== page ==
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Workplace Sexual Harassment: What Crosses the Line?

Every employee has the right to a harassment-free workplace. Sadly, however, sexual harassment in the workplace continues to happen. According to the Equal Employment Opportunity Commission (EEOC), reports of workplace sexual harassment increased by 14% from 2017 to 2018.

While sexual harassment prohibits many different types of behavior, not every act is punishable by law. Learn what crosses the line, specifically in the state of Utah.

What Counts as Sexual Harassment?

According to the EEOC, sexual harassment can happen in a variety of ways, including the following:

  • The victim, as well as the harasser, may be a woman or a man. The victim does not have to be of the opposite sex from the harasser.
  • The harasser may be the victim’s supervisor, a co-worker, or a non-employee, such as a vendor or customer.
  • The victim does not have to be the person harassed but could be anyone affected by the offensive conduct.
  • Unlawful sexual harassment may occur without economic injury to or discharge of the victim.
  • The harasser’s conduct must be unwelcome.

While these are the federal mandates, each state has unique protections against workplace sexual harassment. In Utah, for example, sexual harassment is defined as “unwelcome sexual advances, requests for sexual favors, and other verbal or physical conduct of a sexual nature.”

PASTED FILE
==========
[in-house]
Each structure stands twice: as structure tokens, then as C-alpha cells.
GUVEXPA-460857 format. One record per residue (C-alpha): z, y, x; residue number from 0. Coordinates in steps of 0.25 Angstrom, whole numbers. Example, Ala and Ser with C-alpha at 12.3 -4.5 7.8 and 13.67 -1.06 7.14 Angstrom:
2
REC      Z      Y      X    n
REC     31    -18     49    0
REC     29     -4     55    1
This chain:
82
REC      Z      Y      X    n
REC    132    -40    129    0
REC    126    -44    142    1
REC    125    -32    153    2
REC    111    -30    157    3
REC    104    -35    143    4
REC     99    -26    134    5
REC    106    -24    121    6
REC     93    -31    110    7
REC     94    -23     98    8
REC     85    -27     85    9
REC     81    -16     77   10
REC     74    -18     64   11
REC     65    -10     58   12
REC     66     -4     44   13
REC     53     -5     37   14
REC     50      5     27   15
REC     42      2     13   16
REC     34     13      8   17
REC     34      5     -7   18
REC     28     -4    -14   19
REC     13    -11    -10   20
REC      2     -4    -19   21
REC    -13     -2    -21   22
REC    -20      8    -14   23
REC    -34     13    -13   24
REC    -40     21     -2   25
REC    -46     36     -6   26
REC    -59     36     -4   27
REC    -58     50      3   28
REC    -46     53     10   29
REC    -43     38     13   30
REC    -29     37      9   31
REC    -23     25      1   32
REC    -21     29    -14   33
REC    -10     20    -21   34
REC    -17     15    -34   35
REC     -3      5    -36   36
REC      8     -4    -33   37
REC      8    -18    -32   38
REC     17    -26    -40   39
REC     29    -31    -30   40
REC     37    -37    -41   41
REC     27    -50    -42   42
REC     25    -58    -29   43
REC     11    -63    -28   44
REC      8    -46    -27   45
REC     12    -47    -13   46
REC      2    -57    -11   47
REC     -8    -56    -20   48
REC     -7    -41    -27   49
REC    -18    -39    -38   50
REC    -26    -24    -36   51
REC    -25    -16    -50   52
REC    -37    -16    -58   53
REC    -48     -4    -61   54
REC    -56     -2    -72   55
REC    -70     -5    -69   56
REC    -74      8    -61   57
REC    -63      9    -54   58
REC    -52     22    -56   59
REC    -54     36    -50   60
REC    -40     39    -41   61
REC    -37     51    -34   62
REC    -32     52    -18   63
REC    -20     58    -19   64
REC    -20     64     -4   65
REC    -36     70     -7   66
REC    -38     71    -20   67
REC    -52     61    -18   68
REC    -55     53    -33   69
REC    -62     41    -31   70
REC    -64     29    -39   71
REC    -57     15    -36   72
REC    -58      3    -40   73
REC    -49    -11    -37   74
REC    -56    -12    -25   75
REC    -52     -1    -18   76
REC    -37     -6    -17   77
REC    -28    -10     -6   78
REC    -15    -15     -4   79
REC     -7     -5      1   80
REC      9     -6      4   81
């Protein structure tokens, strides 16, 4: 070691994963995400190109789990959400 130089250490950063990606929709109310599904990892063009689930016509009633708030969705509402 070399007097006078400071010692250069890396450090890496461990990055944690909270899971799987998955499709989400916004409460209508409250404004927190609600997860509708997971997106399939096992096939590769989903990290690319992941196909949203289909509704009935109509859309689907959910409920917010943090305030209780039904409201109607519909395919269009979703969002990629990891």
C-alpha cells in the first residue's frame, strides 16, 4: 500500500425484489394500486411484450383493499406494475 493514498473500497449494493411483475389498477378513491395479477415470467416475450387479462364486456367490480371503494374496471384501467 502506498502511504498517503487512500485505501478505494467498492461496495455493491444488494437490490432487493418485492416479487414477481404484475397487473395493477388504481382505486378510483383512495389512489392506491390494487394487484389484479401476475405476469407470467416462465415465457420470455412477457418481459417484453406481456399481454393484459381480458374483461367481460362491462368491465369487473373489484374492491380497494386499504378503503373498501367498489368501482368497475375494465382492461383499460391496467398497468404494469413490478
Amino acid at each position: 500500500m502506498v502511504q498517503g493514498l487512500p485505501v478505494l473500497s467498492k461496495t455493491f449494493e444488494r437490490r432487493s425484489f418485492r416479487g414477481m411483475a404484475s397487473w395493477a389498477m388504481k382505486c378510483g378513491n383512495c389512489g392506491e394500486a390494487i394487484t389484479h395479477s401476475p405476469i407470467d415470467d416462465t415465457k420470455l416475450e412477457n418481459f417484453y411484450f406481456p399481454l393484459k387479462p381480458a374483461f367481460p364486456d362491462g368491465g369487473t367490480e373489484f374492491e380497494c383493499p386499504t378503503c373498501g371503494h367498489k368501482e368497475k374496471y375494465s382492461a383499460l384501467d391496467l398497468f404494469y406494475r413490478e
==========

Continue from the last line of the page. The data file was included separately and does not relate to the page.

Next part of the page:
In Utah, sexual harassment occurs when:

  • Submitting to this conduct is an explicit or implied term or condition of employment;
  • Submitting to or rejecting this conduct is a basis for employment decisions; or
  • This conduct unreasonably interferes with employees' work performance or creates an intimidating, hostile, or offensive work environment.

However, it’s important to note that not every offhand comment or tasteless joke can be considered sexual harassment. According to the EEOC, the law does not prohibit simple teasing or isolated incidents that are not very serious. In order for sexual harassment to be punishable by law, the harassment must be so frequent or severe that it creates a hostile work environment or results in an adverse employment decision.

If you have experienced workplace sexual harassment, our employment law attorneys at Pearson Butler can help you seek justice while protecting your job.

Call Pearson Butler at (800) 265-2314 to schedule a consultation.